Princeton University Admission Essay Sample on Family and Relationships

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College Application Essay on Family and Relationships

Essay by Amy Hollinger

I should not have dressed up. Apparently, no other fifth grader had felt driven to celebrate the first day of school via fancy clothing, and so I stood out not just as a newcomer, but as an awkwardly dressed one. Scratching at grainy black tights with the toe of my sneaker, I paused uncertainly in the doorway of the Writing room.

Pausing uncertainly, however, was not the way of the world of Mr. Matthews. This red-haired, red-bearded, red-faced man beckoned wildly at me to enter. I scuttled over to a seat, and in three minutes of casual observation was convinced that I had never known an adult like him. He laughed from his belly, wiggled his ears on request, and then blushed an embarrassed shade redder. His students loved him; it was evident from the way they greeted him to the way they relaxed when they entered his room.

On the contrary, I was not relaxed. I was nervous, I was in a room full of strangers, and I was, at best, apathetic towards writing. My only previous writing experience had been in cloth-covered books with more room for illustrations than print. I had no idea what to expect from a class that was just called "Writing," but I was certain I wasn't going to like it.

Yet Mr. M spent that first class entertaining us. He told stories, cracked jokes, and then dismissed us early for recess. Our assignment to write about the best part of summer seemed almost an afterthought for him.

Nevertheless, I was seized by an unprecedented and inexplicable desire to do my homework. It wasn't anything specific he had said in class that day, but the way he had acted. I wanted this crazy, charismatic, exuberant man to like and approve of me, and the quickest way to earn this was through my writing.


That night, despite having dealt with a word processor all of twice in my life, despite spending more time on this single homework assignment than any other night's combined, and despite an embarrassingly trite roller-coaster-ride topic, I wrote with fiery passion. Triumphantly handing it in the next morning, I was sure it was the best thing I'd ever written.

For the rest of the year, I worked to relive, again and again, that feeling of accomplishment. I challenged myself to write well, as much for myself as for Mr. M. This one-man audience inspired me to constantly strive to improve and impress, and in the process I discovered that I, shockingly, liked to write. The aforementioned, overdressed fifth grader would never have guessed that, six years later, writing would become a voluntary, daily activity, flowing from journals to emails to poetry workshops to newspapers.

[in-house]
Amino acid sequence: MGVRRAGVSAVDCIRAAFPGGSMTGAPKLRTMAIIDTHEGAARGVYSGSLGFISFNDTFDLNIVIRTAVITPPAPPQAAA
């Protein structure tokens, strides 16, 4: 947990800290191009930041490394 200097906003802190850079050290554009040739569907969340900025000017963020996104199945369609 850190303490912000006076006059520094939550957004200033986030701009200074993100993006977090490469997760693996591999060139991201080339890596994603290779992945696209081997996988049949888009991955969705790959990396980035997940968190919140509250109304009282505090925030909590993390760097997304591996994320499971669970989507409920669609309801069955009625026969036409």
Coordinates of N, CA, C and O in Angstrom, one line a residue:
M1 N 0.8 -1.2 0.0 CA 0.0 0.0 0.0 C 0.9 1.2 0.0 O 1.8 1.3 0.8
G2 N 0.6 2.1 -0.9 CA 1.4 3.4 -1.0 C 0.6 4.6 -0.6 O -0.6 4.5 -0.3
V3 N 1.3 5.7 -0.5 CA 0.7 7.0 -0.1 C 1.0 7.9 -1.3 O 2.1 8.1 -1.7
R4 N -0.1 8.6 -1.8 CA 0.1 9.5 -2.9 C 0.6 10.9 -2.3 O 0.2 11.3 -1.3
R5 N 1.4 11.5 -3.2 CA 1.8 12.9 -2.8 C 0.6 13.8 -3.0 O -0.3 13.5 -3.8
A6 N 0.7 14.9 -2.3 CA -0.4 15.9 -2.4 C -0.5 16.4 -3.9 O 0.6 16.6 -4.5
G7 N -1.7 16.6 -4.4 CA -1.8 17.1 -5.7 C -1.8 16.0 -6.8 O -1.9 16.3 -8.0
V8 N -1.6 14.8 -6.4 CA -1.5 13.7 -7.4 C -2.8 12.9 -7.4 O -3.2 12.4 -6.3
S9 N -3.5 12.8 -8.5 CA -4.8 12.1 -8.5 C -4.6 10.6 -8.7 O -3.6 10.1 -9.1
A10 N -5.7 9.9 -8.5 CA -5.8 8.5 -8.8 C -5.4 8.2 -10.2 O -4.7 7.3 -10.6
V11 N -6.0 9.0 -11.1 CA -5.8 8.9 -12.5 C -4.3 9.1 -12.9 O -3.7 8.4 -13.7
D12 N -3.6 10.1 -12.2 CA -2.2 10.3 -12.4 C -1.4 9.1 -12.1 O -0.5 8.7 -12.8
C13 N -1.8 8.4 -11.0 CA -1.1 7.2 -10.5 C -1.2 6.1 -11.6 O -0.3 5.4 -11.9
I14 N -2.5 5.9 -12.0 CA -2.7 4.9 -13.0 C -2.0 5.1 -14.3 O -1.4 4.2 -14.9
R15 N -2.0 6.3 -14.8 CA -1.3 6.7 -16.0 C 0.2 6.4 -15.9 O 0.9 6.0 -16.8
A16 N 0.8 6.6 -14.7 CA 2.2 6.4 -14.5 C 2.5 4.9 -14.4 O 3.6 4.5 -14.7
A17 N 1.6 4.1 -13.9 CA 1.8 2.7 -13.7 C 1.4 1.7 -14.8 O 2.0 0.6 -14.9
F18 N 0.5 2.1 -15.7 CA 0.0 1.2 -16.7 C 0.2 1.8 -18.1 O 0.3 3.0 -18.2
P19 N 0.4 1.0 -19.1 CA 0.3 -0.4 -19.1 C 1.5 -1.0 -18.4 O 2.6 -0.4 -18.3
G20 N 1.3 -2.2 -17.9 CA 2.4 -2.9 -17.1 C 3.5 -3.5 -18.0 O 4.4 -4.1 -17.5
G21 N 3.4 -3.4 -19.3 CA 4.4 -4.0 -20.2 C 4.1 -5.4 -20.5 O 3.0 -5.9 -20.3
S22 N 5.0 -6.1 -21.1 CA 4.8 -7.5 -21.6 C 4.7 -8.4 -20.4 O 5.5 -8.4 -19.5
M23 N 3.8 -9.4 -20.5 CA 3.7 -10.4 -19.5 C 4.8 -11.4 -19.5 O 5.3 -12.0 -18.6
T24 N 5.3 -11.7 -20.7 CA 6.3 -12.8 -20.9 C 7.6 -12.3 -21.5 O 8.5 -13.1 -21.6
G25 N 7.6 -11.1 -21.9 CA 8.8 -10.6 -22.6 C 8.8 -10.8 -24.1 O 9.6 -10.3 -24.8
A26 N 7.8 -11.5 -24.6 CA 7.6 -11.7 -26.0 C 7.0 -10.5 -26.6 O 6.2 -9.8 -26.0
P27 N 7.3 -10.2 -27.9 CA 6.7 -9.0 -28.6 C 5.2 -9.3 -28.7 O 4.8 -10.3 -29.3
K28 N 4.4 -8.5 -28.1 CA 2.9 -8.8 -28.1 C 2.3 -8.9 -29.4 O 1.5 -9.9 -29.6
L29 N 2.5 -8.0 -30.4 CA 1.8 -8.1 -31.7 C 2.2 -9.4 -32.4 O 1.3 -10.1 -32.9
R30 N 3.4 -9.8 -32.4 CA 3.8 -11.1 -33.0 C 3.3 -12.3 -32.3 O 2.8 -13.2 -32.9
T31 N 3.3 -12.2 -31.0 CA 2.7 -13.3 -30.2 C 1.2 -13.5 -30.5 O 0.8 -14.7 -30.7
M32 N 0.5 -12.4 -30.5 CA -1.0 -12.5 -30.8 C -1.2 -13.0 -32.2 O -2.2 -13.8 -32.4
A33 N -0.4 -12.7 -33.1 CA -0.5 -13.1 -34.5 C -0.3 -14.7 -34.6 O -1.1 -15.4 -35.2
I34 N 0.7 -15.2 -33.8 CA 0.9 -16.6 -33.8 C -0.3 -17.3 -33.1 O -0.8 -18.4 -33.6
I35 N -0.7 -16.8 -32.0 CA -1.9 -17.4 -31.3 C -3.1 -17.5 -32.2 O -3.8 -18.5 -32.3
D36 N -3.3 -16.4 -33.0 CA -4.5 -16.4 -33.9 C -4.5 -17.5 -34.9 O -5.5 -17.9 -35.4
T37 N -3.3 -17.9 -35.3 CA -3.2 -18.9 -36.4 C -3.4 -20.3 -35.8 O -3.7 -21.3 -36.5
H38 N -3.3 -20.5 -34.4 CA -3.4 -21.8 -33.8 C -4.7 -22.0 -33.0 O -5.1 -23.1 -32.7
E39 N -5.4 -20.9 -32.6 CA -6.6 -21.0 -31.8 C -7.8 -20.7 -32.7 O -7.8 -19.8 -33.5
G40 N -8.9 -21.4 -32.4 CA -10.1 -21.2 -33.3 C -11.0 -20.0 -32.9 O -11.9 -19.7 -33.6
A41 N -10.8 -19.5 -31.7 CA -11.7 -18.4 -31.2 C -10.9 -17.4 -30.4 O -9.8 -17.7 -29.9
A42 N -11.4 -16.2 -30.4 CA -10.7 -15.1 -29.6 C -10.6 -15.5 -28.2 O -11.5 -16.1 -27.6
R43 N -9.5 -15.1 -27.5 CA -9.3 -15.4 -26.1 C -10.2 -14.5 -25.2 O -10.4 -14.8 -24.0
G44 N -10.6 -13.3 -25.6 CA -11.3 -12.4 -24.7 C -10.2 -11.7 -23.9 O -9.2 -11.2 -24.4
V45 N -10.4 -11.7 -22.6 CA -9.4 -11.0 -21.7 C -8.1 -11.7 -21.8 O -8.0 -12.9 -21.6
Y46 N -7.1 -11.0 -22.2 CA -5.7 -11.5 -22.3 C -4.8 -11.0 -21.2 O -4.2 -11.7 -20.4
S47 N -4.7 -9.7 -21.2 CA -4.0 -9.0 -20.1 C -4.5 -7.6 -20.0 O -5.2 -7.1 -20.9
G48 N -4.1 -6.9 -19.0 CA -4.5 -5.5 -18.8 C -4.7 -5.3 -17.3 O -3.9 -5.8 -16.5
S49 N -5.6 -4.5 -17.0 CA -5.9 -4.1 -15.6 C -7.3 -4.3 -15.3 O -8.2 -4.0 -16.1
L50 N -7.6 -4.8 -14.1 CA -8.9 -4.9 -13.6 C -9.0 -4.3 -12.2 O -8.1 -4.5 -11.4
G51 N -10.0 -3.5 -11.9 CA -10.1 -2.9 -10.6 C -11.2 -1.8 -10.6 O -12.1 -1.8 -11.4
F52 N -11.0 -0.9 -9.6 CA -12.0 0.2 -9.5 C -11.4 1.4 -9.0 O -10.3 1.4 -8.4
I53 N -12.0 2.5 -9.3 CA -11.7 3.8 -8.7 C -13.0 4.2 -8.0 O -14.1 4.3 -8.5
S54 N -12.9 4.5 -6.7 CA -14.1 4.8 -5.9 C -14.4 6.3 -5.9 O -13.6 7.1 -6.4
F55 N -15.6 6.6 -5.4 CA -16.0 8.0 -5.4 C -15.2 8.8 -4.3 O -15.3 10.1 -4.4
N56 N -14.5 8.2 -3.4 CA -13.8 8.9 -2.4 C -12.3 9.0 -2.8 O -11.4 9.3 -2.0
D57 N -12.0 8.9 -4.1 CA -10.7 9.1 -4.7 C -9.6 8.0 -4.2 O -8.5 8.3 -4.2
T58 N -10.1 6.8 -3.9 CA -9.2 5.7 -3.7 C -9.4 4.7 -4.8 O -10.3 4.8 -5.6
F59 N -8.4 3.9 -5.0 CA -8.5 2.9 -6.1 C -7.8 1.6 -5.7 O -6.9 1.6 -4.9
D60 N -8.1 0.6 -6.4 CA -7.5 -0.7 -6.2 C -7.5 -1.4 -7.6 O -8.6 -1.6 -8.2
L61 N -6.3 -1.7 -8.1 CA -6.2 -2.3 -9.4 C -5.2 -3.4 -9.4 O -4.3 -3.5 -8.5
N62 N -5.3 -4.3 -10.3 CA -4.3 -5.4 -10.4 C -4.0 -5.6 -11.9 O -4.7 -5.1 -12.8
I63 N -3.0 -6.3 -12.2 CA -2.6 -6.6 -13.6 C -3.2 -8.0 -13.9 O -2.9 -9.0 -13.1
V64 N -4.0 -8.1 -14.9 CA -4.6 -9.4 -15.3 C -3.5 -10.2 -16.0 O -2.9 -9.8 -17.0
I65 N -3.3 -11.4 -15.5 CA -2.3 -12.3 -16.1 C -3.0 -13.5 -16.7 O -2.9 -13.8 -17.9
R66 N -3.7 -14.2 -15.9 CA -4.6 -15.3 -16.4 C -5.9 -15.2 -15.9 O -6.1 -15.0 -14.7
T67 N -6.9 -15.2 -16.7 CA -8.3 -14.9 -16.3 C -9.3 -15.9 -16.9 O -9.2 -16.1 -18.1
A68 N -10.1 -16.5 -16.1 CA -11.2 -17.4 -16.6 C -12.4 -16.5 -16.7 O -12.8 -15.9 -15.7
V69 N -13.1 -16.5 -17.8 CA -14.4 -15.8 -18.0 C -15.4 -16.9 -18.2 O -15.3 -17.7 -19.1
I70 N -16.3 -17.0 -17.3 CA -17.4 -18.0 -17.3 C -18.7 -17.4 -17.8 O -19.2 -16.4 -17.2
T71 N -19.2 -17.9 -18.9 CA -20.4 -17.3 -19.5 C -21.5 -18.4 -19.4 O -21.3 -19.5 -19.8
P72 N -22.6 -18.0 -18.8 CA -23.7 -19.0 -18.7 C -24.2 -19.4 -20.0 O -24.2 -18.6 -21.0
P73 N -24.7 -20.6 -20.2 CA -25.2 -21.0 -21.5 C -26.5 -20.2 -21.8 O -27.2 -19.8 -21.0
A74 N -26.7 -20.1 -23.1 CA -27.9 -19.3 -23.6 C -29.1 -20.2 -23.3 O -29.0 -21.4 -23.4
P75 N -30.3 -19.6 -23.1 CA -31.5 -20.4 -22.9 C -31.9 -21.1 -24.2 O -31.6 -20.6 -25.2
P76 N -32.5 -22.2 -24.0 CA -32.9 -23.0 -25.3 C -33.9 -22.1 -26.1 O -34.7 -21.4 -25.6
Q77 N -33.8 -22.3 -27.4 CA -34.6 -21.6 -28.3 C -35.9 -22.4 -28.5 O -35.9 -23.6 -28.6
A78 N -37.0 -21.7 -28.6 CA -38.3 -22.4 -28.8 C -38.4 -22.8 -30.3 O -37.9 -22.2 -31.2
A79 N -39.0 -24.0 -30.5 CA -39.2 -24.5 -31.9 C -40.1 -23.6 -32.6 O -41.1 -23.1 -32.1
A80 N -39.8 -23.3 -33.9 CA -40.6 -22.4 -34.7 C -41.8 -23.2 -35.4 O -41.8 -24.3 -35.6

Mr. M left our school at the end of that year. At his goodbye party, he thumped me on the shoulder and said, "You've got a good head on your shoulders, kid. Use it well." It was only in looking back that I realized this was the moment I had been waiting for all year.

Over time, Mr. M.'s approval and guidance has grown with me; it is my mantra to push myself further, to think before acting. He believed in me as a writer, and in some ways as a person, before I did, and these high expectations have carried me further than anything else could have. Today, I am still curious about what he saw in me, and I think I am still growing into the person he might have predicted. But I also still am, and always will be, striving to surprise him by becoming even more.

Amy Hollinger attends Princeton University.

Essay Review

a red-haired, red-bearded, red-faced man

The impulse to write about a favorite teacher is relatively common—and often a recipe for a mediocre essay. The problem, as we have noted elsewhere, is that the essay turns out to be about the teacher, not about you. The following essay shows how you can avoid that fate. It has plenty of vivid description of Mr. Matthews, but even more about how the author thinks and feels. The author has a strong grasp of how Mr. M. shaped her as a student, and also a well-developed sense of her own motivation. As the essay ends, she shows awareness that she is still learning and growing—just the sort of awareness that colleges love to see.

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